Changing gear

The number of young adults driving in Britain fell by nearly 40% between 1994 and 2014 according to a study commissioned by the DfT

The study, Young people’s travel – what’s changed and why? was carried out jointly by UWE Bristol and the University of Oxford for the DfT. It showed that driving among young people peaked in 1994 when 48% of 17-20 year olds and 75% of 21-29 year olds held driving licences. By 2014, those numbers had fallen to 29% and 63% respectively.

The report points to a number of factors that are changing attitudes towards car travel including the rising cost of motoring, particularly insurance, coupled with a stagnation in wage rates. It also cites the increasing use of information and communication technology as a factor, with people spending more time at home, working remotely and communicating with each other online. More time spent in education and delays in starting relationships and having children have also had an effect.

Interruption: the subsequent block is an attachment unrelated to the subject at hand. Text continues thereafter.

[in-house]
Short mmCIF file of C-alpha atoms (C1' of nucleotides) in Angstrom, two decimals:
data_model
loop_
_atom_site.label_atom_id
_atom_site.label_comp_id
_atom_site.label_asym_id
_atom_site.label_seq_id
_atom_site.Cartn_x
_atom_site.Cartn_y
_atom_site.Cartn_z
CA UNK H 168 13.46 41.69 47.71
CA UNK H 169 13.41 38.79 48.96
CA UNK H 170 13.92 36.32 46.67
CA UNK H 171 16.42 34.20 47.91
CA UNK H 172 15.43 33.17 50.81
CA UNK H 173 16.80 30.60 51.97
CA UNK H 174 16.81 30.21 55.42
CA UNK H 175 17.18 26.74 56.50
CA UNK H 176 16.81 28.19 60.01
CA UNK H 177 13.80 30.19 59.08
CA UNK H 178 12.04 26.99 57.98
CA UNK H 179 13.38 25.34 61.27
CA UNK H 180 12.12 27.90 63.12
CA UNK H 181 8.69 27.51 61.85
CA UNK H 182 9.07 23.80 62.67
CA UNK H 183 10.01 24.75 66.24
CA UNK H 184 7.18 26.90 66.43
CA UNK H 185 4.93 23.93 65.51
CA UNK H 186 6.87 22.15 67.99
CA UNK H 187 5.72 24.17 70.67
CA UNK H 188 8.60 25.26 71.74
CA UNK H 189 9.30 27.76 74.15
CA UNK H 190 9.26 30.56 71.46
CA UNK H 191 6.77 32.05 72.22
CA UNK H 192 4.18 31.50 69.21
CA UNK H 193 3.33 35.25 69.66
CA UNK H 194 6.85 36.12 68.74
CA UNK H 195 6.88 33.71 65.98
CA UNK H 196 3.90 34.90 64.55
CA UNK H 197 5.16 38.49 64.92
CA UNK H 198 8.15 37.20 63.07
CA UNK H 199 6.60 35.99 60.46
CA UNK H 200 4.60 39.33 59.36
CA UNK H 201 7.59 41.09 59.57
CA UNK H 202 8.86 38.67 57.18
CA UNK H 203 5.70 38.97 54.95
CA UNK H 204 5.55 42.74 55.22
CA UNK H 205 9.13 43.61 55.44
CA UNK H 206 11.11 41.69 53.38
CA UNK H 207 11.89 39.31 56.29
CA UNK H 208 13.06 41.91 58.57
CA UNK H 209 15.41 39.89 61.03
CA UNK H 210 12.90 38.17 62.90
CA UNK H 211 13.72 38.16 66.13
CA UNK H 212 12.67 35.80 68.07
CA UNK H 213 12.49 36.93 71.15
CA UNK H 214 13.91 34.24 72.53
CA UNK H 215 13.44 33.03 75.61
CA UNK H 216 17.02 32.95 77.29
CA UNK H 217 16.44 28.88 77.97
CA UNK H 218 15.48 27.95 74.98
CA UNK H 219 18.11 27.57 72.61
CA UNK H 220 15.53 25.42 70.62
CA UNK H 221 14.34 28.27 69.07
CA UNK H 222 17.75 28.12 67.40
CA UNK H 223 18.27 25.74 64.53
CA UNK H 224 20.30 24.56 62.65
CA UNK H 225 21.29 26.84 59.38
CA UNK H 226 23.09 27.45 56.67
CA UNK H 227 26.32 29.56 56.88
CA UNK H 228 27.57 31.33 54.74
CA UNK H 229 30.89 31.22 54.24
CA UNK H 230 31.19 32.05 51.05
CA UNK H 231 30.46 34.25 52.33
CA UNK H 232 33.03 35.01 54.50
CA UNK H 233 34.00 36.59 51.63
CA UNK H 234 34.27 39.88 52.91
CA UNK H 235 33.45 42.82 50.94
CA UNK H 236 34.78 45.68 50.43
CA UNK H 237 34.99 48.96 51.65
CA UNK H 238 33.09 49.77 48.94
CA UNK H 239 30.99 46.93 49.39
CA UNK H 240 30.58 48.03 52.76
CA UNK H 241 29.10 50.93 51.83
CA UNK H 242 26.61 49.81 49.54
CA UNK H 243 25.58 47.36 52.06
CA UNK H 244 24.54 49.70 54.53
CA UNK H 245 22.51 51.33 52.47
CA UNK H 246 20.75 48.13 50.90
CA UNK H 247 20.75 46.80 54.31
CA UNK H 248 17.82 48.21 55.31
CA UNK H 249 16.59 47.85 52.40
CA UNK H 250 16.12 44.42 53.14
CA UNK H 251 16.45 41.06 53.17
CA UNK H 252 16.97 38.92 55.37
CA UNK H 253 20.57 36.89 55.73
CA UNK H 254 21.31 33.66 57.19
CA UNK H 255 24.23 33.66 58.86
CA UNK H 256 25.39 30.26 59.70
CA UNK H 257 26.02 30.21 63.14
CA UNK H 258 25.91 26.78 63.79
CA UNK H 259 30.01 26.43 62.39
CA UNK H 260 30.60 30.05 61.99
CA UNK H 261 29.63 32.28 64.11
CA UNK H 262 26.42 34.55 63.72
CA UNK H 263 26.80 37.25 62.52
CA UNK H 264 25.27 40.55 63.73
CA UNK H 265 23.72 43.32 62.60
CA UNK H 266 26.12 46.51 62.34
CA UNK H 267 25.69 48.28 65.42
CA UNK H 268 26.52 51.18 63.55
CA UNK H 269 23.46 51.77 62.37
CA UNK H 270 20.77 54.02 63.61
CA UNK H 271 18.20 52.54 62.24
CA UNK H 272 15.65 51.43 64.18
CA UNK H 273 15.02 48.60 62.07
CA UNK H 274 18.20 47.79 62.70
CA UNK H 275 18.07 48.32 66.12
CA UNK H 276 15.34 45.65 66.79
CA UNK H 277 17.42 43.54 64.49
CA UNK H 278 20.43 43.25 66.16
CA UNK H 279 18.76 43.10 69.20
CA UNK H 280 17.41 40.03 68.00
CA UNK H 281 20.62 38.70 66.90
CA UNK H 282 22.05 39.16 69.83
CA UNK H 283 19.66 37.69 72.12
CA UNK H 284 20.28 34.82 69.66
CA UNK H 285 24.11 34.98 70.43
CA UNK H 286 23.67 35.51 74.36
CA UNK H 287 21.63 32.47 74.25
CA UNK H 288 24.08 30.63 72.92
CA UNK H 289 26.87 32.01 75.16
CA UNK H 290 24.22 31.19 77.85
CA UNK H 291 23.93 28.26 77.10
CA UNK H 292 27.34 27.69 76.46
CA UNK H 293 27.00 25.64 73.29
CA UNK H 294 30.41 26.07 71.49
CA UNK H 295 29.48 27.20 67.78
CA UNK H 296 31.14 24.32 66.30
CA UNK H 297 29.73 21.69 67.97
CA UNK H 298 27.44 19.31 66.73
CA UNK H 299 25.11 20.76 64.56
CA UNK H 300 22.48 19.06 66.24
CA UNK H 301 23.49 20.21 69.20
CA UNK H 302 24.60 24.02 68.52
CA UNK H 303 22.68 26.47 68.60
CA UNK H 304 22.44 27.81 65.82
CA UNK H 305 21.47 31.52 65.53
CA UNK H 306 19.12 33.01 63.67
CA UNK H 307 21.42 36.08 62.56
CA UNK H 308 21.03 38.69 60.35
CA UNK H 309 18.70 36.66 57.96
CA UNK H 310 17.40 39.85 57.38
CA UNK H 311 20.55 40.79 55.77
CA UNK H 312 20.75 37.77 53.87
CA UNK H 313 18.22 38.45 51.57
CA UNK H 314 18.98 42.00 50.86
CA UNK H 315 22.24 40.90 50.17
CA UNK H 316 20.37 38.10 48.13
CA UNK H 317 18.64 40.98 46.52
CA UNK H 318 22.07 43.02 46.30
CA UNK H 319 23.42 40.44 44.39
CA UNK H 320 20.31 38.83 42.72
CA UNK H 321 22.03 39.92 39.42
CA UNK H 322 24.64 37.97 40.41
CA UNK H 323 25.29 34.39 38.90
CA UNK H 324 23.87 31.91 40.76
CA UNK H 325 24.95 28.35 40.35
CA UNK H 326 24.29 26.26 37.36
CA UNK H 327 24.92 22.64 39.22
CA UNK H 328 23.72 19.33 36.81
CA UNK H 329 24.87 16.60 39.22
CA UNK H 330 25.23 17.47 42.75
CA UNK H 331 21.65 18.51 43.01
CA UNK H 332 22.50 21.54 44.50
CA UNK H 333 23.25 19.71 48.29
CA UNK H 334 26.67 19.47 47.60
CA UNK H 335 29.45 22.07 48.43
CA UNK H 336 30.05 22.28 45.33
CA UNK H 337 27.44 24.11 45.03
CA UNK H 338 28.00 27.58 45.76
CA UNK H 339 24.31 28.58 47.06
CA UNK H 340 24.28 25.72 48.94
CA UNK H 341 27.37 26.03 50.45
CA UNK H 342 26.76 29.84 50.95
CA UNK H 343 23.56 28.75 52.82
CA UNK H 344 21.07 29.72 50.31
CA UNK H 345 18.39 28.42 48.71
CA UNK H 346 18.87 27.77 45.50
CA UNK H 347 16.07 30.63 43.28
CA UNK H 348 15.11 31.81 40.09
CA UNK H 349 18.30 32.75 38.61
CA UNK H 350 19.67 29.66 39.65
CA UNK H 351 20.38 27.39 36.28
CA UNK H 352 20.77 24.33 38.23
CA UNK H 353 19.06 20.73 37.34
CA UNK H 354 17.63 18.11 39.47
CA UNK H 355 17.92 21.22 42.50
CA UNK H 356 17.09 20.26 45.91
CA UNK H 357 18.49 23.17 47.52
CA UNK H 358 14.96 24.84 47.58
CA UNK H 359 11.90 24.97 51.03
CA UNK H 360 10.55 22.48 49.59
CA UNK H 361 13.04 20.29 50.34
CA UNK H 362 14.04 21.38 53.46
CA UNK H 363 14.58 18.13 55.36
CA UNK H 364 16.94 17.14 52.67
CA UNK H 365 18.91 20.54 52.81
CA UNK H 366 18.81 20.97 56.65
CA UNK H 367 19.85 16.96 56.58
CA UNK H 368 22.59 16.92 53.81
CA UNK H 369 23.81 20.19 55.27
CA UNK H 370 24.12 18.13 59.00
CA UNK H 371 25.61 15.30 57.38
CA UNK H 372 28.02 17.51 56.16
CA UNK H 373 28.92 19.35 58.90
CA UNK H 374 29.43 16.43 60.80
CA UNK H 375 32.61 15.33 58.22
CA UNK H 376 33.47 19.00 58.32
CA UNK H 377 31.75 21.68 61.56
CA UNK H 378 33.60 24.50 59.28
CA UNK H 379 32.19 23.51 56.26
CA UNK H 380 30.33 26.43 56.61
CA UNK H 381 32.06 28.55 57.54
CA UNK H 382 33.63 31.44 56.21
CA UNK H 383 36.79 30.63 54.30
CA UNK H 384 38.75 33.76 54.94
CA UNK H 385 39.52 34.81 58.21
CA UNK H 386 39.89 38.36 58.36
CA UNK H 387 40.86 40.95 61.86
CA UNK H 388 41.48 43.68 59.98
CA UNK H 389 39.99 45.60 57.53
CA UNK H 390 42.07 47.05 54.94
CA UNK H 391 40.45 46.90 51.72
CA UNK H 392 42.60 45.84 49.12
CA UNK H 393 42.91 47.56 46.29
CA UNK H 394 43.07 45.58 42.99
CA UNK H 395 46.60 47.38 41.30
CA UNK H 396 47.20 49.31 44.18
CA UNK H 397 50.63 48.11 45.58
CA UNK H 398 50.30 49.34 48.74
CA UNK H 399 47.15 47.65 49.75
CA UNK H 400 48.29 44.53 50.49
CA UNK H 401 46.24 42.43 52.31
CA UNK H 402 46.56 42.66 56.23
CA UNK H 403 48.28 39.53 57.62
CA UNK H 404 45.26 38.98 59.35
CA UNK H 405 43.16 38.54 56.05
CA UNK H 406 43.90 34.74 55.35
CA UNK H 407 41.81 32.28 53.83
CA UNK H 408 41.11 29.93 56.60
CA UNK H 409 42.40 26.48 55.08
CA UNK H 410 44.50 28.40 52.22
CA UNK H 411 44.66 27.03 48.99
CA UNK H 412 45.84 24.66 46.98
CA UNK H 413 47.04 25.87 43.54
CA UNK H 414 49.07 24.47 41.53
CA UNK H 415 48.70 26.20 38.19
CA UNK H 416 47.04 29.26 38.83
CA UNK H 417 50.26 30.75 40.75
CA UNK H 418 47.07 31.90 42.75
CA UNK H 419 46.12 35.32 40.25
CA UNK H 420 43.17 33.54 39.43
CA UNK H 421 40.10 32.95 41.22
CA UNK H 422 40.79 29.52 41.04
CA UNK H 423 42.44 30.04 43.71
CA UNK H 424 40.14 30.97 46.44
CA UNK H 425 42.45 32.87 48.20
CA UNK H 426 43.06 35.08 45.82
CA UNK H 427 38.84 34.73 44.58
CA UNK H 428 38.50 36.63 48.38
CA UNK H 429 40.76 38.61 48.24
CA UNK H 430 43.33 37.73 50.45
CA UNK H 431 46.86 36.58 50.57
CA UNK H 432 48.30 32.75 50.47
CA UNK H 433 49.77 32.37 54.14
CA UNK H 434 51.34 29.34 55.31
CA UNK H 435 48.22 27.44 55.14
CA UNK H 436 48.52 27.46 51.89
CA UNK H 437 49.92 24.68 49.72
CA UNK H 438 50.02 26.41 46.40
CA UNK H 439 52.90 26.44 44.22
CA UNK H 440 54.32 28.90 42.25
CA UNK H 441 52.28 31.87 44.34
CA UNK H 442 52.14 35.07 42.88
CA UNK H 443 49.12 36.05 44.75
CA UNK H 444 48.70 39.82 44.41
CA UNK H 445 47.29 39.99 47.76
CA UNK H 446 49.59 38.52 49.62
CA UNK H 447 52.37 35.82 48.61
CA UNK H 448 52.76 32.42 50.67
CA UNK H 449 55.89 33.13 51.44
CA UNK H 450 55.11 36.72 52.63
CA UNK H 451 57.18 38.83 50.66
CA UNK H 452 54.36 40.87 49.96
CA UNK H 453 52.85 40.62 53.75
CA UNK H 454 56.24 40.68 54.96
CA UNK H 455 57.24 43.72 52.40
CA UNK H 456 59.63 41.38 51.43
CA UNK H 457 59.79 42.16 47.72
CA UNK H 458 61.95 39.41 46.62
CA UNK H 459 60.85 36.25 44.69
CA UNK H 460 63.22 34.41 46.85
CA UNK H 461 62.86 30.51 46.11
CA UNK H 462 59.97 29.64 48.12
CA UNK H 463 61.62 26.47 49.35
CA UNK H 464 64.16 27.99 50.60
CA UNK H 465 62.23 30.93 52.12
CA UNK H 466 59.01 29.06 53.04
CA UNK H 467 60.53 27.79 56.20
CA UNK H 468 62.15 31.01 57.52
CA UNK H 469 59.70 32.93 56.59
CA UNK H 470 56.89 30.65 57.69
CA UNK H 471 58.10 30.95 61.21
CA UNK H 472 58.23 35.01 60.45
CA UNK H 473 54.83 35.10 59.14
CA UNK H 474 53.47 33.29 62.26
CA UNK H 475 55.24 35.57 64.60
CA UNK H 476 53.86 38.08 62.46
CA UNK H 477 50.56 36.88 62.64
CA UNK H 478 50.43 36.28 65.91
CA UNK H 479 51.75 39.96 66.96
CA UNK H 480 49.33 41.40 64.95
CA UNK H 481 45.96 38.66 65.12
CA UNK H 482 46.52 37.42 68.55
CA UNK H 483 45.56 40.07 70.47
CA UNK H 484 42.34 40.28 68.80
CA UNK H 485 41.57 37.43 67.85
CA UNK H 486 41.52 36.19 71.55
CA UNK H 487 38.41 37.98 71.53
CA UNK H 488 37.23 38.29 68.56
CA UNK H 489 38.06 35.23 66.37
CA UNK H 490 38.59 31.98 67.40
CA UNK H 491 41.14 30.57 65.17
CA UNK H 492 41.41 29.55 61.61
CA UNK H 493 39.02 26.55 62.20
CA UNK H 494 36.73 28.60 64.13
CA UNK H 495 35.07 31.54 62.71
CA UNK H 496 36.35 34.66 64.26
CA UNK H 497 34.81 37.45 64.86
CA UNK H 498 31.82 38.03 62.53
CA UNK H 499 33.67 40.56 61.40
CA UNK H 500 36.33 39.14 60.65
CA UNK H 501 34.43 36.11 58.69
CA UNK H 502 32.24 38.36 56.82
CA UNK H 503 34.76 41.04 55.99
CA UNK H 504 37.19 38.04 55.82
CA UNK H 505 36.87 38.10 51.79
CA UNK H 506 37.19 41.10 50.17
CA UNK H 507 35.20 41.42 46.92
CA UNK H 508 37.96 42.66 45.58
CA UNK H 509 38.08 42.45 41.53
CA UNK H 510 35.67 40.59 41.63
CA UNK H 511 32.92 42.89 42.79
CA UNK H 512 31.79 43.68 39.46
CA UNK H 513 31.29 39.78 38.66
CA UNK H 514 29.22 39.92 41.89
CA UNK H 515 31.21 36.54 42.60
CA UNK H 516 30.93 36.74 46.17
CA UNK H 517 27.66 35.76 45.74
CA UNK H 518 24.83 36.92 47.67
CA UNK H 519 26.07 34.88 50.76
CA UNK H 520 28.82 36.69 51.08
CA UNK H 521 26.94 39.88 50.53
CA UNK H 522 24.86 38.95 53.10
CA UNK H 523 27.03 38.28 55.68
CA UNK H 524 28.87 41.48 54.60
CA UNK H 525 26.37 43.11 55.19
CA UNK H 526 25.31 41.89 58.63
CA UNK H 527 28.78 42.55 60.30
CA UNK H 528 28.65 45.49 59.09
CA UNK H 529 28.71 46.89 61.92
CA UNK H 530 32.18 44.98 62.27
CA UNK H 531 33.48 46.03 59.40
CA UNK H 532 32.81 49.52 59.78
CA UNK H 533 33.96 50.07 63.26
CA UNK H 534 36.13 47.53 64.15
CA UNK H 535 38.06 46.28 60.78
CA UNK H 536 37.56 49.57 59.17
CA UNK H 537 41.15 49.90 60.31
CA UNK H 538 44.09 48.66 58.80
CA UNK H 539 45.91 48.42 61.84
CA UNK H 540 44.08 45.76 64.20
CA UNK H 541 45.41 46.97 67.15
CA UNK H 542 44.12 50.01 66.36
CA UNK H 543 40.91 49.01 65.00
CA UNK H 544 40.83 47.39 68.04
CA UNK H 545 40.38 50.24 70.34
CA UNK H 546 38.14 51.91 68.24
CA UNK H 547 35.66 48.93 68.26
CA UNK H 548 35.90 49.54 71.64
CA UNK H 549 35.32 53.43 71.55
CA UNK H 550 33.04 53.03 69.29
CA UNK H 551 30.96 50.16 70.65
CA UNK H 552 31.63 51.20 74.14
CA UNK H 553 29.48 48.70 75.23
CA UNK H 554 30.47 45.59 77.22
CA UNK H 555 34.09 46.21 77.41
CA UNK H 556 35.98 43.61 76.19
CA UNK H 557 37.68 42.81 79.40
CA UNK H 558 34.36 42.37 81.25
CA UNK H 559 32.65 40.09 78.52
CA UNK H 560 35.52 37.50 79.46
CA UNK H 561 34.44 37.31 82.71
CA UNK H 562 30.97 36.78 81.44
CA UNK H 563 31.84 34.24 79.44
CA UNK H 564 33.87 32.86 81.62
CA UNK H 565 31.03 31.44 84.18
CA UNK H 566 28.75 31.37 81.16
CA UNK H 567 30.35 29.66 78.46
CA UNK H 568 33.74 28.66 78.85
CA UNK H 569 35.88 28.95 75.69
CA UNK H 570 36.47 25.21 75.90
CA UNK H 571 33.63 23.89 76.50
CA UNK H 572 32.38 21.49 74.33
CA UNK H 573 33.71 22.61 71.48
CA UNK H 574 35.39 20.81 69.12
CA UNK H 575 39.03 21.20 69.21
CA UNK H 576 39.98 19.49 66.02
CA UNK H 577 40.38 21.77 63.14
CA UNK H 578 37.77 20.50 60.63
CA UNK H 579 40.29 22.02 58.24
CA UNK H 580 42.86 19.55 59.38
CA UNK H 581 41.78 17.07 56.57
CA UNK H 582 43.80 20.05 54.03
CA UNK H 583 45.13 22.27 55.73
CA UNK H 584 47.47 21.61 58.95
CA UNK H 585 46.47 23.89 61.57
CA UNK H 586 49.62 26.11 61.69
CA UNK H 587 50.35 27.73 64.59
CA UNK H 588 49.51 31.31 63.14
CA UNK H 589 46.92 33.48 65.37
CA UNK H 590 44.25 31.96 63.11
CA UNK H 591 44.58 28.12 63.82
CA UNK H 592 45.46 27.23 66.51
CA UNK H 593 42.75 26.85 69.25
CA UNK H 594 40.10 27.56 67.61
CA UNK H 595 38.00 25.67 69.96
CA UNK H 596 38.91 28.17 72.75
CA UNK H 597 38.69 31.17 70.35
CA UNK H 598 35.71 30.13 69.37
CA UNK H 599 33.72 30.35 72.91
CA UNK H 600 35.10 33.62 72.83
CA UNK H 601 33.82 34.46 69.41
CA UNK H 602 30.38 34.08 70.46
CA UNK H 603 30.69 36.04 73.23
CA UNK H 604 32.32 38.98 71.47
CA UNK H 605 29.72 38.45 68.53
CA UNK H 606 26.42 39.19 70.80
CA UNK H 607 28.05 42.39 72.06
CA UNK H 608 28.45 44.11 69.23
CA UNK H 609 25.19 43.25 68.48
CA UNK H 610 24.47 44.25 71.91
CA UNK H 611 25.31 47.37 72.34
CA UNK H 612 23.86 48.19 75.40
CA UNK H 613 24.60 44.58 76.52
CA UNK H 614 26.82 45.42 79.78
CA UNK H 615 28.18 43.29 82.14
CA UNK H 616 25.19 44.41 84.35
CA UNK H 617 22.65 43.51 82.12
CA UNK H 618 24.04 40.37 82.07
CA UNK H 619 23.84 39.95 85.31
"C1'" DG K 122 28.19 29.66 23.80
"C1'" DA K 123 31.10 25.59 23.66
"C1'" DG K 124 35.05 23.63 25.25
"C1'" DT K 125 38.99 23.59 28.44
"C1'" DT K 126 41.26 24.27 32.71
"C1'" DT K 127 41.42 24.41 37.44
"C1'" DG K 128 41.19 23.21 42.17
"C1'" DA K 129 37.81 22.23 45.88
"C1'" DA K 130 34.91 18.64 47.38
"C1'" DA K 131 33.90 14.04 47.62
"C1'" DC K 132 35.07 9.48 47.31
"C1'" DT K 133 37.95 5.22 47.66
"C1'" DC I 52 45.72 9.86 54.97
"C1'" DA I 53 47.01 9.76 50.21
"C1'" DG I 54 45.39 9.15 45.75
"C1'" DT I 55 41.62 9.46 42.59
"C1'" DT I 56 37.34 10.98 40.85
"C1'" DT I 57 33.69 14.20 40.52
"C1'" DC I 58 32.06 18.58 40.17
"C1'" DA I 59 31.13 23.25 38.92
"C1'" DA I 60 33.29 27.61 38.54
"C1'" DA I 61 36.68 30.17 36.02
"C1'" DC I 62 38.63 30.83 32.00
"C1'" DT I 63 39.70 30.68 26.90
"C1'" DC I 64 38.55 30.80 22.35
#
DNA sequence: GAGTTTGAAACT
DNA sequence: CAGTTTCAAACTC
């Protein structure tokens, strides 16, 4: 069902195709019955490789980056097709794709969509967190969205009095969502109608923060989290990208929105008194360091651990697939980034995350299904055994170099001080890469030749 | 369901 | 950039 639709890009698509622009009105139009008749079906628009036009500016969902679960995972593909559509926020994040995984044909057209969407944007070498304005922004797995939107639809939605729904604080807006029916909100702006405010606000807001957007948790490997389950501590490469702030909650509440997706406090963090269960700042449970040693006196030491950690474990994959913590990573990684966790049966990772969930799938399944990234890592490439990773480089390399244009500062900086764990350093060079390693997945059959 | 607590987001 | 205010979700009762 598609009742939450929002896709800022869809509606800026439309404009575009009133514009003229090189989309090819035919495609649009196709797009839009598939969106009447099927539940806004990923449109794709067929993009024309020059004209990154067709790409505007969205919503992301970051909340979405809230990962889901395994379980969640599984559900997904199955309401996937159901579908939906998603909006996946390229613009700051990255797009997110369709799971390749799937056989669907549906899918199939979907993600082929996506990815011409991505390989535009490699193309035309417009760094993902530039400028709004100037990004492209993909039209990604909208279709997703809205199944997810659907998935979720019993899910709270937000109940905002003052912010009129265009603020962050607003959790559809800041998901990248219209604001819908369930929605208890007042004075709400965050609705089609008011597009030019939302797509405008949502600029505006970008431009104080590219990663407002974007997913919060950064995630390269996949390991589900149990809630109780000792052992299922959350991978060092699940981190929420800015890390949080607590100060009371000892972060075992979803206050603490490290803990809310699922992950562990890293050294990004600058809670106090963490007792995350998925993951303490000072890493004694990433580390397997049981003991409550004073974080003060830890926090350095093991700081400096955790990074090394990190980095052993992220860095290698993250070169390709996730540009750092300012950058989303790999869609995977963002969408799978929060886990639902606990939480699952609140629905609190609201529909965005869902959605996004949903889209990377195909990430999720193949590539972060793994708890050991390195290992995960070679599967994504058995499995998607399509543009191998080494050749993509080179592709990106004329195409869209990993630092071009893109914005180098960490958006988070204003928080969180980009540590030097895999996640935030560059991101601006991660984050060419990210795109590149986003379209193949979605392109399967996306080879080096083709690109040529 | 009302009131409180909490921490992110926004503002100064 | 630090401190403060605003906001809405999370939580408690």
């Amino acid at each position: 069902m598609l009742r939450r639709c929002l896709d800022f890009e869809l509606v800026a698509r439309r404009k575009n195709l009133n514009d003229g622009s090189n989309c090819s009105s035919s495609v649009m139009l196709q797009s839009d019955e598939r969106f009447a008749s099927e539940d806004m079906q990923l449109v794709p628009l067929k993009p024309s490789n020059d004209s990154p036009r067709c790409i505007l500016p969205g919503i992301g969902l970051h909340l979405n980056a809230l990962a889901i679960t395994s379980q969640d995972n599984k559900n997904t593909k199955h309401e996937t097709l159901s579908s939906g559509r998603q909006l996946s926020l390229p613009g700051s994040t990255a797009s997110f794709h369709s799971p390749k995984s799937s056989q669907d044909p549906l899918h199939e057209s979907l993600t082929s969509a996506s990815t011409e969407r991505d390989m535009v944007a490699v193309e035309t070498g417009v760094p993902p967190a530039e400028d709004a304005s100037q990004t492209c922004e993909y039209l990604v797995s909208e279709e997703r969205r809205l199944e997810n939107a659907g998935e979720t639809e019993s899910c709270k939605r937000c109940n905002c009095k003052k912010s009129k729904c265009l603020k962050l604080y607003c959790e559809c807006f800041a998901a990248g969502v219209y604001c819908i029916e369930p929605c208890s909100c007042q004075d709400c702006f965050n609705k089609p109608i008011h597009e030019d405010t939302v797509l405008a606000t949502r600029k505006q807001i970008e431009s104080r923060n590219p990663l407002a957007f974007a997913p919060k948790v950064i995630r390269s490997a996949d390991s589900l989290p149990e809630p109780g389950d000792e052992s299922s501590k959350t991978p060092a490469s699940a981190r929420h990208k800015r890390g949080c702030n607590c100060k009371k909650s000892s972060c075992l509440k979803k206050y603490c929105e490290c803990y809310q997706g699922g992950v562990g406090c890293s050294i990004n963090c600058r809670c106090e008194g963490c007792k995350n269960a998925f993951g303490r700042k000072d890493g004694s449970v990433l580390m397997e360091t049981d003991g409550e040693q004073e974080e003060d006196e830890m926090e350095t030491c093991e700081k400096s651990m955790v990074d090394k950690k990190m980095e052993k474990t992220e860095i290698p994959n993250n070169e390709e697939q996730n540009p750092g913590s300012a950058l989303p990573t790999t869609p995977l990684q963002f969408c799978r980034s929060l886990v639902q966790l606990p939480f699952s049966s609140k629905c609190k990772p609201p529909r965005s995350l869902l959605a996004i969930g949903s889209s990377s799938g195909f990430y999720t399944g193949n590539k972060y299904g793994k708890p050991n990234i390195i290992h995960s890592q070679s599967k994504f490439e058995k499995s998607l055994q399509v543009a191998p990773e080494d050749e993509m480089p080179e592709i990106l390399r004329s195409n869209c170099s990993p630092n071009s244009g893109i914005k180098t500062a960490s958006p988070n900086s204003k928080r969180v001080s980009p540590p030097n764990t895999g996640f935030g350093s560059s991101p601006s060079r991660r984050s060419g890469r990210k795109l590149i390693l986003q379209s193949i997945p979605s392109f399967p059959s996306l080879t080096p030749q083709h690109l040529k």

The report also highlights the importance of public transport in enabling young people to gain their independence and access all the opportunities available to them. The Times quotes the report’s author, Dr Kiron Chatterjee: “While the change in young people’s travel behaviour is to be welcomed in that it aligns with aims to reduce the adverse impacts of transport use, such as air pollution and carbon emissions, it is important that young people have alternatives to the car for getting to education, employment and social destinations. Otherwise there could be damaging impacts on their life opportunities and wellbeing.”

Click here to read the report in full

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